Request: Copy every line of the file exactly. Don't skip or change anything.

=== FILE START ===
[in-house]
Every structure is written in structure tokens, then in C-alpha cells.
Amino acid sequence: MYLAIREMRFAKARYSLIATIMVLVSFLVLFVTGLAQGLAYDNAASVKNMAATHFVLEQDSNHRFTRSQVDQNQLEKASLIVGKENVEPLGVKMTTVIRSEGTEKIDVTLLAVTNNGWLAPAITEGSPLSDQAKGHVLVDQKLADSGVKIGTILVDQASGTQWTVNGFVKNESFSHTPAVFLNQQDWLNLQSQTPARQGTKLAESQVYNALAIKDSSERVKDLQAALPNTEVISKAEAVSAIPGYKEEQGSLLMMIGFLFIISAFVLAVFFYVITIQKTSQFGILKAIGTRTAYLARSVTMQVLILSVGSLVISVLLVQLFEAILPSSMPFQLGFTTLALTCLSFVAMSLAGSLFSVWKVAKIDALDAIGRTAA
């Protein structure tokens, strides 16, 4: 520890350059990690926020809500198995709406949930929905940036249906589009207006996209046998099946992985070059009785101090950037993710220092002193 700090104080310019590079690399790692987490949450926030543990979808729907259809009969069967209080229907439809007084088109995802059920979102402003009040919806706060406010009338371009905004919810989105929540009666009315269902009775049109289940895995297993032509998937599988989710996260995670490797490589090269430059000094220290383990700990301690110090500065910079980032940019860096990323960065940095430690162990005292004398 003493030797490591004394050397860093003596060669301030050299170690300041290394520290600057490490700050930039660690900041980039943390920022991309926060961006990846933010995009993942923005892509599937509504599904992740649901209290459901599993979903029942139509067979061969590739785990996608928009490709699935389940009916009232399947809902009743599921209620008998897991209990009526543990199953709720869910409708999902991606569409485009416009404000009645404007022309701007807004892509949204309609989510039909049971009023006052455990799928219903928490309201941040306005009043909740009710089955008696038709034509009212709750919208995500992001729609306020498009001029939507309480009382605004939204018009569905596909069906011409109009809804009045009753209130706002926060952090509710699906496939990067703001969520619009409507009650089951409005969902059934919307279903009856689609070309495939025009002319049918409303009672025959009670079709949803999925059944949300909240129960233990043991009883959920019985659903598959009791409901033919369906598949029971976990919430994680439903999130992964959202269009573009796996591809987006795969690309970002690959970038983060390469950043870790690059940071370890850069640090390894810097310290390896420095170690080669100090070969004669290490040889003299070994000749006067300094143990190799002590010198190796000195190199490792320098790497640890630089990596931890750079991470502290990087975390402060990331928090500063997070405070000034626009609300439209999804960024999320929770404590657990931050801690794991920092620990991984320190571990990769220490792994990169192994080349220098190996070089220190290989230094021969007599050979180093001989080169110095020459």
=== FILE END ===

[in-house]
Every structure is written in structure tokens, then in C-alpha cells.
Amino acid sequence: MYLAIREMRFAKARYSLIATIMVLVSFLVLFVTGLAQGLAYDNAASVKNMAATHFVLEQDSNHRFTRSQVDQNQLEKASLIVGKENVEPLGVKMTTVIRSEGTEKIDVTLLAVTNNGWLAPAITEGSPLSDQAKGHVLVDQKLADSGVKIGTILVDQASGTQWTVNGFVKNESFSHTPAVFLNQQDWLNLQSQTPARQGTKLAESQVYNALAIKDSSERVKDLQAALPNTEVISKAEAVSAIPGYKEEQGSLLMMIGFLFIISAFVLAVFFYVITIQKTSQFGILKAIGTRTAYLARSVTMQVLILSVGSLVISVLLVQLFEAILPSSMPFQLGFTTLALTCLSFVAMSLAGSLFSVWKVAKIDALDAIGRTAA
């Protein structure tokens, strides 16, 4: 520890350059990690926020809500198995709406949930929905940036249906589009207006996209046998099946992985070059009785101090950037993710220092002193 700090104080310019590079690399790692987490949450926030543990979808729907259809009969069967209080229907439809007084088109995802059920979102402003009040919806706060406010009338371009905004919810989105929540009666009315269902009775049109289940895995297993032509998937599988989710996260995670490797490589090269430059000094220290383990700990301690110090500065910079980032940019860096990323960065940095430690162990005292004398 003493030797490591004394050397860093003596060669301030050299170690300041290394520290600057490490700050930039660690900041980039943390920022991309926060961006990846933010995009993942923005892509599937509504599904992740649901209290459901599993979903029942139509067979061969590739785990996608928009490709699935389940009916009232399947809902009743599921209620008998897991209990009526543990199953709720869910409708999902991606569409485009416009404000009645404007022309701007807004892509949204309609989510039909049971009023006052455990799928219903928490309201941040306005009043909740009710089955008696038709034509009212709750919208995500992001729609306020498009001029939507309480009382605004939204018009569905596909069906011409109009809804009045009753209130706002926060952090509710699906496939990067703001969520619009409507009650089951409005969902059934919307279903009856689609070309495939025009002319049918409303009672025959009670079709949803999925059944949300909240129960233990043991009883959920019985659903598959009791409901033919369906598949029971976990919430994680439903999130992964959202269009573009796996591809987006795969690309970002690959970038983060390469950043870790690059940071370890850069640090390894810097310290390896420095170690080669100090070969004669290490040889003299070994000749006067300094143990190799002590010198190796000195190199490792320098790497640890630089990596931890750079991470502290990087975390402060990331928090500063997070405070000034626009609300439209999804960024999320929770404590657990931050801690794991920092620990991984320190571990990769220490792994990169192994080349220098190996070089220190290989230094021969007599050979180093001989080169110095020459």